You give, they take is the glib response. Elliott Clayton supplies a more nuanced view, but is clear on the need for a more equitable value exchange.
According to the Competition and Markets Authority, 80% of all UK digital ad spend goes to Google and Facebook. Extrapolating, that means advertisers assume consumers spend 80% of their time exclusively on those two platforms. Is the remaining 20% really supposed to represent the rest of the internet?
Spend more, get less
The walled gardens conversation is an ongoing issue of more and less. Marketers are spending more on these closed ecosystem “walled garden” platforms, whose prices keep rising as the non-walled garden share of real-time bidding decreases. At the same time, brands are getting less – compared to display advertising outside of walled gardens—on these platforms; a trend which is set to continue.
Furthermore, with Google’s announcement that it will phase out third-party cookies by 2022, it’s clear that those walls, which keep so much of the data inside, are about to get even higher.
Advertising spend on the web overall is increasing too. According to the Internet Advertising Bureau (IAB UK), internet advertising revenues in the UK surpassed £15 billion in 2019, a 15% year-on-year increase.
While the COVID-19 pandemic has had an unprecedented impact on ad revenues – the total extent of which remains to be seen – it doesn’t change the fact that walled gardens continue to take an inordinately large percentage of the spend. That fact, coupled with a lack of transparency on how the campaign performs, is hard to stomach.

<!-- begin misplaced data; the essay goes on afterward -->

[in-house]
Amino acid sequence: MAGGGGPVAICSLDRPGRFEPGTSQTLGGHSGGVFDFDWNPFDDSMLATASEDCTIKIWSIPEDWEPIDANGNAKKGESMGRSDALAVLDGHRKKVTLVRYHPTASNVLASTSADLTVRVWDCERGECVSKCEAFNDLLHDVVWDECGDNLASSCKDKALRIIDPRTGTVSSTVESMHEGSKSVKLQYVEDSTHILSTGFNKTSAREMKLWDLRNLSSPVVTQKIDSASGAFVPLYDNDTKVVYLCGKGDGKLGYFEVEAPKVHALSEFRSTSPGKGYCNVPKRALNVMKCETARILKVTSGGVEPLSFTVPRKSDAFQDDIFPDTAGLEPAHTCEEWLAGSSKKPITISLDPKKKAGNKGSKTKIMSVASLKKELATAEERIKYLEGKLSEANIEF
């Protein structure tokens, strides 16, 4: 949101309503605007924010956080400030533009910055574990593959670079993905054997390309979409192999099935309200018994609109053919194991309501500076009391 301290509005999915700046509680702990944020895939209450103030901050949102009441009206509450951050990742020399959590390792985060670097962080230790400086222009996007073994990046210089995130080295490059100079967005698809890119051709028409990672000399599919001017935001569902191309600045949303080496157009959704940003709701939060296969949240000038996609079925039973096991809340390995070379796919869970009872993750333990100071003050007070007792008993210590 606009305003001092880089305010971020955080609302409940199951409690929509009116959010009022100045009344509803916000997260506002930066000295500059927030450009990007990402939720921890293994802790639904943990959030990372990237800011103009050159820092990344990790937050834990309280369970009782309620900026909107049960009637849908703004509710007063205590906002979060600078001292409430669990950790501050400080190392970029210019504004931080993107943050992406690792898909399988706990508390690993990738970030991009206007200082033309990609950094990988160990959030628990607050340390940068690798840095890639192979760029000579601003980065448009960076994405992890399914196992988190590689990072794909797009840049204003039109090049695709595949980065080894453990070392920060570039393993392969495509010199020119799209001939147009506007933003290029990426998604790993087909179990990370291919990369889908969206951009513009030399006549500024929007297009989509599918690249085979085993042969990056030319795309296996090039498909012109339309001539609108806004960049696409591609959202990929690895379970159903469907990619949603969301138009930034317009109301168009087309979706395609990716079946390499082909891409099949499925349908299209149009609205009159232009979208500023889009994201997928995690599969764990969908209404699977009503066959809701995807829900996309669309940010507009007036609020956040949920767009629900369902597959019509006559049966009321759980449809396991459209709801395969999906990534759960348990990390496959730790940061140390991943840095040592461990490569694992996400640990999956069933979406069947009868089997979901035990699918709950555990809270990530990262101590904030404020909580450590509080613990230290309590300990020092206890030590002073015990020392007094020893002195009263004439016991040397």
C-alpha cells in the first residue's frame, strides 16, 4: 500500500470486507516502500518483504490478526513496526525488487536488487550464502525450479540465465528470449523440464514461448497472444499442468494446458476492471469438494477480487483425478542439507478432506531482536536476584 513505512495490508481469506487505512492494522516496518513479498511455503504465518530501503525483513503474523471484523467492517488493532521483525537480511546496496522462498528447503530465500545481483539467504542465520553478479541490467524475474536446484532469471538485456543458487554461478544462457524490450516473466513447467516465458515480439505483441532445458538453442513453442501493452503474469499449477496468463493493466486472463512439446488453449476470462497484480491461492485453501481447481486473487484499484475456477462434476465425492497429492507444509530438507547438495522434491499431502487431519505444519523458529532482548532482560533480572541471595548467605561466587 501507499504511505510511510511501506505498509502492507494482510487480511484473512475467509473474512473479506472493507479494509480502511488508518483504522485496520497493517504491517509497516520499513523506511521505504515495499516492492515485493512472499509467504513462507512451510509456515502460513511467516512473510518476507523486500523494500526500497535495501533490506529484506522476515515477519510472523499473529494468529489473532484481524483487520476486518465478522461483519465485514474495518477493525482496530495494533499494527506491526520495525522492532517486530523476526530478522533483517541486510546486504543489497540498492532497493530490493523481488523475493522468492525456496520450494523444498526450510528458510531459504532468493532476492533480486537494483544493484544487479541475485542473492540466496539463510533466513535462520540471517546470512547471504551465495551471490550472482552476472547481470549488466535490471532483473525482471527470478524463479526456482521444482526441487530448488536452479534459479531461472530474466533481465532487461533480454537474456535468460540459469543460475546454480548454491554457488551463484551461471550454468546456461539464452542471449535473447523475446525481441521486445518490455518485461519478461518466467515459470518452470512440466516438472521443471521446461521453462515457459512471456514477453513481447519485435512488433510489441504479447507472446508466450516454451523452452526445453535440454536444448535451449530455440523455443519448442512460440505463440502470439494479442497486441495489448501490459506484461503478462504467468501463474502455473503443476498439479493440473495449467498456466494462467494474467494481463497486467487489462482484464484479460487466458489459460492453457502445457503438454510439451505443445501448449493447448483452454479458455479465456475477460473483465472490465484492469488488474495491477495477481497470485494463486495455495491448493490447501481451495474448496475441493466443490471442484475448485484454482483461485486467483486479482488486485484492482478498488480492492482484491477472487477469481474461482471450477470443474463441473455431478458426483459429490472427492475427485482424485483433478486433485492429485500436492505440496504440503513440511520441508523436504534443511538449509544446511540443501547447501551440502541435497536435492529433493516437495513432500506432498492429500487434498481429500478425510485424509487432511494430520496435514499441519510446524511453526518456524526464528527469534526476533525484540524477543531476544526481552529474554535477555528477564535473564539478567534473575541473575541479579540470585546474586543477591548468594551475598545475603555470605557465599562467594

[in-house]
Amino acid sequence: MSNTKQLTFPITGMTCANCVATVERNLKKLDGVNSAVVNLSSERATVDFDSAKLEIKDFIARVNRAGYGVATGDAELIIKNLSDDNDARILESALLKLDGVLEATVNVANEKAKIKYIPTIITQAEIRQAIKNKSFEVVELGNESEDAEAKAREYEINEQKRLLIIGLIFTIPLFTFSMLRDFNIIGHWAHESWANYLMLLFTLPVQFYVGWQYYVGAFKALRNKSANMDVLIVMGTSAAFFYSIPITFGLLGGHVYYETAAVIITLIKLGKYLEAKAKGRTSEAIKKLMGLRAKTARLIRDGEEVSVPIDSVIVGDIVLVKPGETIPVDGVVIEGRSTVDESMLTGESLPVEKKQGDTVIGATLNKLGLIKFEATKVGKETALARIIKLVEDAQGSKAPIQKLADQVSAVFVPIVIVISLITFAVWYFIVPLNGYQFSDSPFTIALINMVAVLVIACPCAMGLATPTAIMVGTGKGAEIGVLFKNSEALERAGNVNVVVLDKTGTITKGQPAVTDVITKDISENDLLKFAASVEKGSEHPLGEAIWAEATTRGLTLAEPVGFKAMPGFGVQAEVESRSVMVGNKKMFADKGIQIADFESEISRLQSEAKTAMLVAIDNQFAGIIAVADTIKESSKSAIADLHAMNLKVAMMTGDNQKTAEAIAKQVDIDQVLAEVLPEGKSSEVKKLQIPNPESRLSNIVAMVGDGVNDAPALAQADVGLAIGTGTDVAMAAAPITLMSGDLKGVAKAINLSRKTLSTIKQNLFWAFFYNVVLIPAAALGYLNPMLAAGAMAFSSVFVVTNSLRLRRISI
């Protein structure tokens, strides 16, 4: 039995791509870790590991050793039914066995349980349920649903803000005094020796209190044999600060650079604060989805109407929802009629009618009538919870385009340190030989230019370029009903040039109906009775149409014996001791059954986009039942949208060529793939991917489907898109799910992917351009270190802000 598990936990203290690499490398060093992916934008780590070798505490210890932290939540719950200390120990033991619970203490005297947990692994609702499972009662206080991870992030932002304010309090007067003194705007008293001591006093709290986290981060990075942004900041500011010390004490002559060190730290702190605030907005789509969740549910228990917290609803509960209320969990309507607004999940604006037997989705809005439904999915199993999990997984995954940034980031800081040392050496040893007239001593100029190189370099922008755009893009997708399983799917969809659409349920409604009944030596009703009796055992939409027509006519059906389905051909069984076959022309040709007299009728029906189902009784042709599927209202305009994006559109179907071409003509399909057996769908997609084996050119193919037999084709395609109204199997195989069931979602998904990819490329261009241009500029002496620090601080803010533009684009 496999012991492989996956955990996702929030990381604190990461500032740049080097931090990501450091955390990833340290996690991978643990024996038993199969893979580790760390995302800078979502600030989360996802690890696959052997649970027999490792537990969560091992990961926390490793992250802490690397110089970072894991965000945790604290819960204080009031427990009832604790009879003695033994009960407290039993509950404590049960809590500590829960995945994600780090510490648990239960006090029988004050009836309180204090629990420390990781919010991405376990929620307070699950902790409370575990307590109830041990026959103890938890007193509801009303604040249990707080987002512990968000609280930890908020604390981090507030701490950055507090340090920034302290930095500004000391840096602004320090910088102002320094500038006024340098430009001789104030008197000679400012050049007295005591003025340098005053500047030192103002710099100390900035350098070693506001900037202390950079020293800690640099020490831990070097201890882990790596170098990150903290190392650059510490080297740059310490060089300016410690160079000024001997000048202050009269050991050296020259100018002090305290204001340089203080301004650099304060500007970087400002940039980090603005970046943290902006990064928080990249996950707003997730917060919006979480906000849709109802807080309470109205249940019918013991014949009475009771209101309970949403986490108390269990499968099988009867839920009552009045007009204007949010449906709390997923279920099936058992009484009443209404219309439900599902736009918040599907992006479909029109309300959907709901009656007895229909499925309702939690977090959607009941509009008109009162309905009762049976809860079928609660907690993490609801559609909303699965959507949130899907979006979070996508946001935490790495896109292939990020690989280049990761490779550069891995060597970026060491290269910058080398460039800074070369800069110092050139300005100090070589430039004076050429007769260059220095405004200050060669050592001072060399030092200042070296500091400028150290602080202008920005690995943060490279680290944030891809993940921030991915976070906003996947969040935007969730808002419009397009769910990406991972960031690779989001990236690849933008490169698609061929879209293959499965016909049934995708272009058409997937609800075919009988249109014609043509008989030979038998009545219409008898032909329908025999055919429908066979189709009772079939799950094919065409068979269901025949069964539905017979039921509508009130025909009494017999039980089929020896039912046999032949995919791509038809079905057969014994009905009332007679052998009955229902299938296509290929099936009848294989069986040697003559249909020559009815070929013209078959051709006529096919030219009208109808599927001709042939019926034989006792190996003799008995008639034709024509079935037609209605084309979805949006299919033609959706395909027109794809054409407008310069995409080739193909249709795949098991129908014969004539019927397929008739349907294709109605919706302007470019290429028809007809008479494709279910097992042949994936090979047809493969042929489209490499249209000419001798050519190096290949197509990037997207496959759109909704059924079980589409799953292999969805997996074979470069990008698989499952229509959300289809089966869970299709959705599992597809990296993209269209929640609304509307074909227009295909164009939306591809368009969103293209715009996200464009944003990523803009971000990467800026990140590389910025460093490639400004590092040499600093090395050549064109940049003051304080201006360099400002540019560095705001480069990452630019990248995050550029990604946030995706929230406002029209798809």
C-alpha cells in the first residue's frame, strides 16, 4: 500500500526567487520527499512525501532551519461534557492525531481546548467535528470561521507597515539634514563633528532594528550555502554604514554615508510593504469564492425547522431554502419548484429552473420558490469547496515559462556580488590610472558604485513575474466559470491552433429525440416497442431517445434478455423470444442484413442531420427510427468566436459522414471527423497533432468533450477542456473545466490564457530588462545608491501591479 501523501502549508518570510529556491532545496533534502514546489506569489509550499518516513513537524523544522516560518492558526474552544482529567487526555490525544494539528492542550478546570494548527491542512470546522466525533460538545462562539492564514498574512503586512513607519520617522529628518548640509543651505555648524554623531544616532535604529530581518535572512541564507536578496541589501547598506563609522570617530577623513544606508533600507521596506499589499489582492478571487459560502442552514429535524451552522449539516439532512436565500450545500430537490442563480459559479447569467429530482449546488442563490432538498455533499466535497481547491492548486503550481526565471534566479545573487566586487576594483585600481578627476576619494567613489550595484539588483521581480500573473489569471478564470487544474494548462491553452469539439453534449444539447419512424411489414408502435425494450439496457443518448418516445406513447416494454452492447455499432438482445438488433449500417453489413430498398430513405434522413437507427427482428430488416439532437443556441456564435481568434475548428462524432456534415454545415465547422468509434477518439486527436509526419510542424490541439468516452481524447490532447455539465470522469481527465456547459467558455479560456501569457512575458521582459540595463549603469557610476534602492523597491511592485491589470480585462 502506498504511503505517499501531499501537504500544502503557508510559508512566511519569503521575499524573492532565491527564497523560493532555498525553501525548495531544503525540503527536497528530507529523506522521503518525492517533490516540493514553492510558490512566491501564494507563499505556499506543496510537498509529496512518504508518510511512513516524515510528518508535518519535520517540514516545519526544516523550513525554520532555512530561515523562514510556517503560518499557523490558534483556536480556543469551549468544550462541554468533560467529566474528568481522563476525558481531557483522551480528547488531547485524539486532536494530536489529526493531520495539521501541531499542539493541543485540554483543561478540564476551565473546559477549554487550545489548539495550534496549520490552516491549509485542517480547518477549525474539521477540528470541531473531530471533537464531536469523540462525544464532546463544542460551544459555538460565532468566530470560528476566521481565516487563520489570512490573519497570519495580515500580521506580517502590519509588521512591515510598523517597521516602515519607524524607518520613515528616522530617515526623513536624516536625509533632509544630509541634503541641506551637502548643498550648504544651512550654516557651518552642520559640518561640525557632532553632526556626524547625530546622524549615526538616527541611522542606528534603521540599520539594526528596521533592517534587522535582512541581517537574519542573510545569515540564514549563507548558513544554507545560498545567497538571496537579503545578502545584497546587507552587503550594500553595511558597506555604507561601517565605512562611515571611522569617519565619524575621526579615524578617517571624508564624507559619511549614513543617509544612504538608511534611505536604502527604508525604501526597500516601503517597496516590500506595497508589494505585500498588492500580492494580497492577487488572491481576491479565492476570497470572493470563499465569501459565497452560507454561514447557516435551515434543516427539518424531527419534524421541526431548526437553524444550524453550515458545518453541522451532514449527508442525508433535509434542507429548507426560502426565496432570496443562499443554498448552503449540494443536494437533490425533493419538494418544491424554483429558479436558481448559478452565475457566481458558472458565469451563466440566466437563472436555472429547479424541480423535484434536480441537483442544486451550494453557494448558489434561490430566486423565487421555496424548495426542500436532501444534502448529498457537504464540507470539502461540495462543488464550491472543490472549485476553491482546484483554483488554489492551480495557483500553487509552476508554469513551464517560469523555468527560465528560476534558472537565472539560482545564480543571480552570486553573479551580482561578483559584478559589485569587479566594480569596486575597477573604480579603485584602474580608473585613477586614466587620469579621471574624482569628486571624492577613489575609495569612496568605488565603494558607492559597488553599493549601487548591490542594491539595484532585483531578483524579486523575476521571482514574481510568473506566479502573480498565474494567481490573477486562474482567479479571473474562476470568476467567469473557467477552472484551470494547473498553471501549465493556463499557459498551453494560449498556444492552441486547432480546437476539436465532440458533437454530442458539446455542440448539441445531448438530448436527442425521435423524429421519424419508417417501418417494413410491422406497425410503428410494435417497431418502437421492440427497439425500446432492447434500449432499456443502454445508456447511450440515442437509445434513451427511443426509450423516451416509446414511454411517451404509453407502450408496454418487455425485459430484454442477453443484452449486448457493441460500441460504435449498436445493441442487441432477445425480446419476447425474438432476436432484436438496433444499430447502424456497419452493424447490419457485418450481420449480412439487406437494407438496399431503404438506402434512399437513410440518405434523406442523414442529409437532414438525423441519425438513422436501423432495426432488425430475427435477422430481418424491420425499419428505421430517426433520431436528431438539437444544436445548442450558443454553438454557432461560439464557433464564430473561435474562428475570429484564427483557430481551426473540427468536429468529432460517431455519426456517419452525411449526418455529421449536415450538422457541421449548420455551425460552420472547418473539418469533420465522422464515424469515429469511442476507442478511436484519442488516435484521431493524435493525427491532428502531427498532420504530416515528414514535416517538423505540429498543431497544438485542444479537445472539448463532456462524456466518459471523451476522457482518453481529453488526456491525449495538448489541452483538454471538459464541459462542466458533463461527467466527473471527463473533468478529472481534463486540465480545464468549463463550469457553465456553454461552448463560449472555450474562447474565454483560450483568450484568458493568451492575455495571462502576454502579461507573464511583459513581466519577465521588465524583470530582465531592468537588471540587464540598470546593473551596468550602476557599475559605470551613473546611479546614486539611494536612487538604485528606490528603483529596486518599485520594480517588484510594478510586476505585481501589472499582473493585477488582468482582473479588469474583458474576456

As marketers spend more on these platforms, they understand less about their customers because walled garden campaigns and interactions can’t be tied back to the brand’s CRM database. Brands typically receive an aggregate view of how their campaign performed rather than an individualised view that provides clarity into the campaign’s performance. This leaves a brand with an incomplete view of its own customers and how they have interacted with them across platforms. Marketers identified extracting audience insights from walled gardens as their greatest challenge when it comes to identity, according to an August 2018 study by Winterberry Group. Yet marketers continue to spend more and get less, trusting walled gardens to do the right thing.
Trust is not enough. CMOs are under more pressure than ever to provide data-driven results. They are having to change not just how they market, but also how they talk about marketing impact. In turn, this requires marketers to understand and assess their spend on walled garden platforms – but is that even possible?